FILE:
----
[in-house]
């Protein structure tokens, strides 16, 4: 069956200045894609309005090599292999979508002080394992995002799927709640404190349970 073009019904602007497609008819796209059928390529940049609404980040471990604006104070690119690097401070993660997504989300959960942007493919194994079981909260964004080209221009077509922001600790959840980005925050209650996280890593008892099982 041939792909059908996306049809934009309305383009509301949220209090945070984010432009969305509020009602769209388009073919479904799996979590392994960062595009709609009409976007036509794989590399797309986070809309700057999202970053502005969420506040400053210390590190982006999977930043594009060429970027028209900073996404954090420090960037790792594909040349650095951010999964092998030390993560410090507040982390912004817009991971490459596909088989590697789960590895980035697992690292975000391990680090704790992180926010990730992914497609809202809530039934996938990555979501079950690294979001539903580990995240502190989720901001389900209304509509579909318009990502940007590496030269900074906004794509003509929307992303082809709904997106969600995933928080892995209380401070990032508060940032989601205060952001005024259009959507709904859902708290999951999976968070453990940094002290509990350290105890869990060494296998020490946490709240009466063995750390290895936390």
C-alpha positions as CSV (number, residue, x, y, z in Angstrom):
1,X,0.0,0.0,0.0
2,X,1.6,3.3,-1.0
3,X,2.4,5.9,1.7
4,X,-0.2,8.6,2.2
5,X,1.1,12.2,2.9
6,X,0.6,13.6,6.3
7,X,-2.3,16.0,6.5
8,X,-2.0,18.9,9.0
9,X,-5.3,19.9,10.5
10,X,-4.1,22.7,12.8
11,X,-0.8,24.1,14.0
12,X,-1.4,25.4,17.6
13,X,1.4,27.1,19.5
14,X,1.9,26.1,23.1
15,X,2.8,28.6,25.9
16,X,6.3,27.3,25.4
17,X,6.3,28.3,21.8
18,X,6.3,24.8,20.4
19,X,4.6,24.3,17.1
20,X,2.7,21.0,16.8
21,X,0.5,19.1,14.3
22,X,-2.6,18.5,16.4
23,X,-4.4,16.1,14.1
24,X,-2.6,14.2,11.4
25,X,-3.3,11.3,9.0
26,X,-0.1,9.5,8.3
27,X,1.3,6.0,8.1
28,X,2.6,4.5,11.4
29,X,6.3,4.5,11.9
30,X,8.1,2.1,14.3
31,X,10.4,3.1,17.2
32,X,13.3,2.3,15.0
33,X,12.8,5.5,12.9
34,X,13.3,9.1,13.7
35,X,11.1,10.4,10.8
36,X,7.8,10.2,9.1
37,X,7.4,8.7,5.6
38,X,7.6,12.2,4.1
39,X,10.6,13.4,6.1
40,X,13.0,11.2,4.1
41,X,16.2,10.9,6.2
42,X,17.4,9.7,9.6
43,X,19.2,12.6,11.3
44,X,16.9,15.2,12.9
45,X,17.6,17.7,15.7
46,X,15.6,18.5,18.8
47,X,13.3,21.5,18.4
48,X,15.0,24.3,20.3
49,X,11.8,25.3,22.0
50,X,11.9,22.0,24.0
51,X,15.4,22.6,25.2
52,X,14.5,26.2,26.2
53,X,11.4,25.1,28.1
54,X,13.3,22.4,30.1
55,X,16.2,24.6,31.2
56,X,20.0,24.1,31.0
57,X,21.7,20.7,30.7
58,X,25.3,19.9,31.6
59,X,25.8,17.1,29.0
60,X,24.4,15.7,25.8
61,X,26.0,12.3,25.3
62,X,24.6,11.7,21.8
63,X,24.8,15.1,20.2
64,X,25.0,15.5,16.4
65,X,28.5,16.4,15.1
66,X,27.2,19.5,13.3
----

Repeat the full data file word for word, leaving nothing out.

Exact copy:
[in-house]
């Protein structure tokens, strides 16, 4: 069956200045894609309005090599292999979508002080394992995002799927709640404190349970 073009019904602007497609008819796209059928390529940049609404980040471990604006104070690119690097401070993660997504989300959960942007493919194994079981909260964004080209221009077509922001600790959840980005925050209650996280890593008892099982 041939792909059908996306049809934009309305383009509301949220209090945070984010432009969305509020009602769209388009073919479904799996979590392994960062595009709609009409976007036509794989590399797309986070809309700057999202970053502005969420506040400053210390590190982006999977930043594009060429970027028209900073996404954090420090960037790792594909040349650095951010999964092998030390993560410090507040982390912004817009991971490459596909088989590697789960590895980035697992690292975000391990680090704790992180926010990730992914497609809202809530039934996938990555979501079950690294979001539903580990995240502190989720901001389900209304509509579909318009990502940007590496030269900074906004794509003509929307992303082809709904997106969600995933928080892995209380401070990032508060940032989601205060952001005024259009959507709904859902708290999951999976968070453990940094002290509990350290105890869990060494296998020490946490709240009466063995750390290895936390």
C-alpha positions as CSV (number, residue, x, y, z in Angstrom):
1,X,0.0,0.0,0.0
2,X,1.6,3.3,-1.0
3,X,2.4,5.9,1.7
4,X,-0.2,8.6,2.2
5,X,1.1,12.2,2.9
6,X,0.6,13.6,6.3
7,X,-2.3,16.0,6.5
8,X,-2.0,18.9,9.0
9,X,-5.3,19.9,10.5
10,X,-4.1,22.7,12.8
11,X,-0.8,24.1,14.0
12,X,-1.4,25.4,17.6
13,X,1.4,27.1,19.5
14,X,1.9,26.1,23.1
15,X,2.8,28.6,25.9
16,X,6.3,27.3,25.4
17,X,6.3,28.3,21.8
18,X,6.3,24.8,20.4
19,X,4.6,24.3,17.1
20,X,2.7,21.0,16.8
21,X,0.5,19.1,14.3
22,X,-2.6,18.5,16.4
23,X,-4.4,16.1,14.1
24,X,-2.6,14.2,11.4
25,X,-3.3,11.3,9.0
26,X,-0.1,9.5,8.3
27,X,1.3,6.0,8.1
28,X,2.6,4.5,11.4
29,X,6.3,4.5,11.9
30,X,8.1,2.1,14.3
31,X,10.4,3.1,17.2
32,X,13.3,2.3,15.0
33,X,12.8,5.5,12.9
34,X,13.3,9.1,13.7
35,X,11.1,10.4,10.8
36,X,7.8,10.2,9.1
37,X,7.4,8.7,5.6
38,X,7.6,12.2,4.1
39,X,10.6,13.4,6.1
40,X,13.0,11.2,4.1
41,X,16.2,10.9,6.2
42,X,17.4,9.7,9.6
43,X,19.2,12.6,11.3
44,X,16.9,15.2,12.9
45,X,17.6,17.7,15.7
46,X,15.6,18.5,18.8
47,X,13.3,21.5,18.4
48,X,15.0,24.3,20.3
49,X,11.8,25.3,22.0
50,X,11.9,22.0,24.0
51,X,15.4,22.6,25.2
52,X,14.5,26.2,26.2
53,X,11.4,25.1,28.1
54,X,13.3,22.4,30.1
55,X,16.2,24.6,31.2
56,X,20.0,24.1,31.0
57,X,21.7,20.7,30.7
58,X,25.3,19.9,31.6
59,X,25.8,17.1,29.0
60,X,24.4,15.7,25.8
61,X,26.0,12.3,25.3
62,X,24.6,11.7,21.8
63,X,24.8,15.1,20.2
64,X,25.0,15.5,16.4
65,X,28.5,16.4,15.1
66,X,27.2,19.5,13.3